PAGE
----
Next morning we explored the final corner of the island with several very pleasant little villages of low, whitewashed cottages with doors and windows painted in pale blues or greens. All together we found the island, and its warm sunshine delightful after the chill of Paris.

Building style on IIle d’Oleron

Oyster fisheries, St-Trojan-les-Bains

Oyster fisheries, St-Trojan-les-Bains

In Gironde we explored more little villages and small tidal river estuaries where fishing and oyster culture were the main activities. In one pretty village, Mornac-sur-Seudre, we parked and walked beside the muddy estuary, past the wooden sheds of the fishermen with their nets and piles of oyster shells. On returning to Modestine we surprised a couple of wooden sea horses curious to see a mechanical donkey.

An everyday event in the Vendée. Mechanical donkey meets wooden sea horses, Mornac-sur-Seudre

Peaceful harbour, Mornac-sur-Seudre

Fishing boats on the estuary, Mornac-sur-Seudre

On an earlier visit with Modestine we had been stuck with nowhere to sleep near Royan and passed the night in a pine forest. Today we decided to look at the town. It seems to have suffered badly during the war and to have been largely rebuilt. It is clean and rather chic but lacks character. The marina is the most important feature of the sea front and on this sunny Sunday the area was crowded with families admiring the yachts moored there as they strolled along the sea front with their children on roller blades or bicycles.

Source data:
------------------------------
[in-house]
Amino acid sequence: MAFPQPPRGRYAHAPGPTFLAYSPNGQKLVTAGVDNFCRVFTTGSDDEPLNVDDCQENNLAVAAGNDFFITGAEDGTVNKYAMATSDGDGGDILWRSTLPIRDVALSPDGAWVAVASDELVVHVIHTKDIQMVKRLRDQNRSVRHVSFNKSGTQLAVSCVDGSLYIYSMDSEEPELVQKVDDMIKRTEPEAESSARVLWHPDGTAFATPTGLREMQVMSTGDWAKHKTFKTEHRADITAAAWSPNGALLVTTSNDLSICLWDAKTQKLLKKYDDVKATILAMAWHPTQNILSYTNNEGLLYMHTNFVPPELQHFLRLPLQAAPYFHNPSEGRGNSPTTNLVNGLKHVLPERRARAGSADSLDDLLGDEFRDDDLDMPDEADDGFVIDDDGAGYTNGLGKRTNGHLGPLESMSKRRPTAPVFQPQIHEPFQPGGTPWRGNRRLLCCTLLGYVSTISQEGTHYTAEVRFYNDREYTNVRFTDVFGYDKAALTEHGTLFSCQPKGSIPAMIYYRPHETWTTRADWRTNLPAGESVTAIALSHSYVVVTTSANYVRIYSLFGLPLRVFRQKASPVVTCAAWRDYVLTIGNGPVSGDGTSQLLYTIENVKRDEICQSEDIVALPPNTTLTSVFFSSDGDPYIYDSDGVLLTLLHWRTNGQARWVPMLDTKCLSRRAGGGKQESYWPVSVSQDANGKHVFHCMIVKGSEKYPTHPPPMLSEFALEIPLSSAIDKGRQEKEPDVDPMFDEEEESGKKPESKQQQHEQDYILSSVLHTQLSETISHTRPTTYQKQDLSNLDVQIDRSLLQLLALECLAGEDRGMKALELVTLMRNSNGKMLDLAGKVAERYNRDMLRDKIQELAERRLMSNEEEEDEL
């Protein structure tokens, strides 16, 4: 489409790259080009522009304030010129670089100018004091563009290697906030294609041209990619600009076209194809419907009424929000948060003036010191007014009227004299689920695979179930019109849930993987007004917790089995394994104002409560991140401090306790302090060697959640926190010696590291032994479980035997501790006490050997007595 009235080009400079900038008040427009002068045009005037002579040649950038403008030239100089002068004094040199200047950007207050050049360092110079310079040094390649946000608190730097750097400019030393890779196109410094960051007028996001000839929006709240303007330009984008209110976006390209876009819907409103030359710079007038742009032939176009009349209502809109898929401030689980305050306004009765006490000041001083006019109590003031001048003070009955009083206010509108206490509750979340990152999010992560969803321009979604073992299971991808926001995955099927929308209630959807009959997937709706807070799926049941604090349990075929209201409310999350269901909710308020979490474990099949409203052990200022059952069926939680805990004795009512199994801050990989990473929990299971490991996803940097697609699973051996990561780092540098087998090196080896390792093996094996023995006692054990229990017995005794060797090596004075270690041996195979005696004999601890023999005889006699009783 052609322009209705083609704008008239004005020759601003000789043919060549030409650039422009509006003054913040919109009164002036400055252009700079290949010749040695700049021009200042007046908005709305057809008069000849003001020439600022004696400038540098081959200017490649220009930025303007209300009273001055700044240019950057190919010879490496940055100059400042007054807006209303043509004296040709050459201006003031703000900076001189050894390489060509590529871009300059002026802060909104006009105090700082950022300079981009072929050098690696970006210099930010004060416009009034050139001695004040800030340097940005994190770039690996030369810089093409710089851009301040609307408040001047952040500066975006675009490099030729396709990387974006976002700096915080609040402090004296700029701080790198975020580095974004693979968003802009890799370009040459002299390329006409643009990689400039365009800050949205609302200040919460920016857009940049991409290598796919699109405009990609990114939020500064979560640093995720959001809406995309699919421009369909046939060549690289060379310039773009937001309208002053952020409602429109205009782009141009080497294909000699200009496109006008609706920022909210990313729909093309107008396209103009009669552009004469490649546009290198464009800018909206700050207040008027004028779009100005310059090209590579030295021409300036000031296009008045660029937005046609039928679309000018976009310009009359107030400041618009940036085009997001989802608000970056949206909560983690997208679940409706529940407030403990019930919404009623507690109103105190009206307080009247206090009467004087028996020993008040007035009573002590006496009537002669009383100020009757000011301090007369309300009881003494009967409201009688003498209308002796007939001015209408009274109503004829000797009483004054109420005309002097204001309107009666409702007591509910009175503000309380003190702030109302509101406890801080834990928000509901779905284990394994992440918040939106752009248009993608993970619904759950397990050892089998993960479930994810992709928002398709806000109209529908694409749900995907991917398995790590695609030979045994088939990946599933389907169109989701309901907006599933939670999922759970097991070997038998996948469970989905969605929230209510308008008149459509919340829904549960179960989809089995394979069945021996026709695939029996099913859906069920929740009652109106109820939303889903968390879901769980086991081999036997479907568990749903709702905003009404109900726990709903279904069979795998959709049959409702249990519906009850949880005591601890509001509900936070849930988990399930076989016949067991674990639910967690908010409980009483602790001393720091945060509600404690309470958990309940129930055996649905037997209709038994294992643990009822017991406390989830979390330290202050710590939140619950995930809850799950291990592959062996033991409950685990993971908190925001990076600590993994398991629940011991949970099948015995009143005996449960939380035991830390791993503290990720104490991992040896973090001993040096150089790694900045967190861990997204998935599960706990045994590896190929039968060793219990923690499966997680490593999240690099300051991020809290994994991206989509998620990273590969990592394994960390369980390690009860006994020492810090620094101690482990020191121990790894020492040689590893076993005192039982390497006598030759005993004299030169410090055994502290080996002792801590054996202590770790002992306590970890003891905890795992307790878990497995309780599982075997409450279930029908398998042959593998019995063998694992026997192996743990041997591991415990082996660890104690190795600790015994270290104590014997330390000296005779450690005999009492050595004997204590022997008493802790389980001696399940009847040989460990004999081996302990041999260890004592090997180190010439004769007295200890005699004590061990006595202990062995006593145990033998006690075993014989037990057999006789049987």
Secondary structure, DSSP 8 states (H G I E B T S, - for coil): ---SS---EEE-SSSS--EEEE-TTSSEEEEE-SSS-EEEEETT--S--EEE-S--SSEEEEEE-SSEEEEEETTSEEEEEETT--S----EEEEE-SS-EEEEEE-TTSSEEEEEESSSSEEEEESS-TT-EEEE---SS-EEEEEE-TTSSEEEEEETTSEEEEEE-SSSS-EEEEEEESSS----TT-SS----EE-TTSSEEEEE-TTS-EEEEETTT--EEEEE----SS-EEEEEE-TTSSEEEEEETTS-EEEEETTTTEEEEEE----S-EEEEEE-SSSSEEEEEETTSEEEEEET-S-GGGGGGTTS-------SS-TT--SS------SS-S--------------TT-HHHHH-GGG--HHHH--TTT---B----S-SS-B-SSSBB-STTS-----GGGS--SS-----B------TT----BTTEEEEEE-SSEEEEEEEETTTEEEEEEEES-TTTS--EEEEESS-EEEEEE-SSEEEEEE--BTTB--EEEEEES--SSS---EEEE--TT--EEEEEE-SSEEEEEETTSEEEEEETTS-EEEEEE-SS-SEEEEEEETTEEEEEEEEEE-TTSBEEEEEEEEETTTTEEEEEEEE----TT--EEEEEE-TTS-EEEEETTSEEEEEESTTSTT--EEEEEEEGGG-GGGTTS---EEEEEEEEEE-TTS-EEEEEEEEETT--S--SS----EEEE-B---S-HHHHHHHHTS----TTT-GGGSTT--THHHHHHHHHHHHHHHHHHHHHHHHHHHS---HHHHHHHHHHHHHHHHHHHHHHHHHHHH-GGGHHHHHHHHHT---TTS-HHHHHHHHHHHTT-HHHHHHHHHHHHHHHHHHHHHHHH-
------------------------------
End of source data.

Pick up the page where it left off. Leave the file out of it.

Marina at Royan

As we were watching the ferry arrived from the Medoc, the area north of Bordeaux where much of the very best quality wine is produced. It lies across the estuary, a low line on the horizon. Modestine loves ferries and we’d never used this one. We went to investigate. Discovering it cost nearly as much as our Channel crossing a few weeks back we decided rather quickly that we’d drive along this side of the estuary and maybe cross at Blaye, further up the Gironde.

Ferry arriving from the Medoc across the Gironde, Royan

Leaving Royan we continued beside the Gironde towards Bordeaux. At Talmont-sur-Gironde we parked to explore the restored mediaeval village and the dramatically located church of Ste Radegonde.

Ste Radegonde, Talmont-sur-Gironde

That night we returned to a campsite we’d used before. Marked as “rural” in our camping book it is one of the nicest we have used. Last time there were a couple of goats bleating at us from the top of wine barrels. One of them was still there. He had been joined by three others and the campsite owners have done a great deal to modernise the facilities with a heated shower room and new toilets. We shared the campsite with a Dutch couple and felt really spoilt by the peace and charm of the place with its woodland behind and hectares of vines stretching away in front.

The warm weather we had enjoyed was not to last however. As we continued south into Aquitaine the weather turned decidedly chilly. Next morning saw us at Blaye. There was no ferry that morning and in any case we did not really need to cross the river as we were heading to the north of Bordeaux.

In Blaye we explored the citadel despite the cold. We climbed up beyond the tiny hamlet of cottages sheltering within the walls of the citadel to the summit beyond. From here we had draughty views up and down the immense waterway of the Gironde with its several islands around which the ferry has to manoeuvre to carry cars across to the Medoc on the far bank. The citadel was revamped by, who else but Monsieur Vauban, during the reign of Louis XIV who wanted it strengthened to ensure it was well protected from the English, who, particularly in Aquitaine might be a real threat to the French. The citadel at Blaye does not so obviously wear the Vauban trademark as many we have seen. I actually found it rather charming and certainly impressively situated. Military strategist as he undoubtedly was, he used every possible means of deterring attempts to storm the castle walls!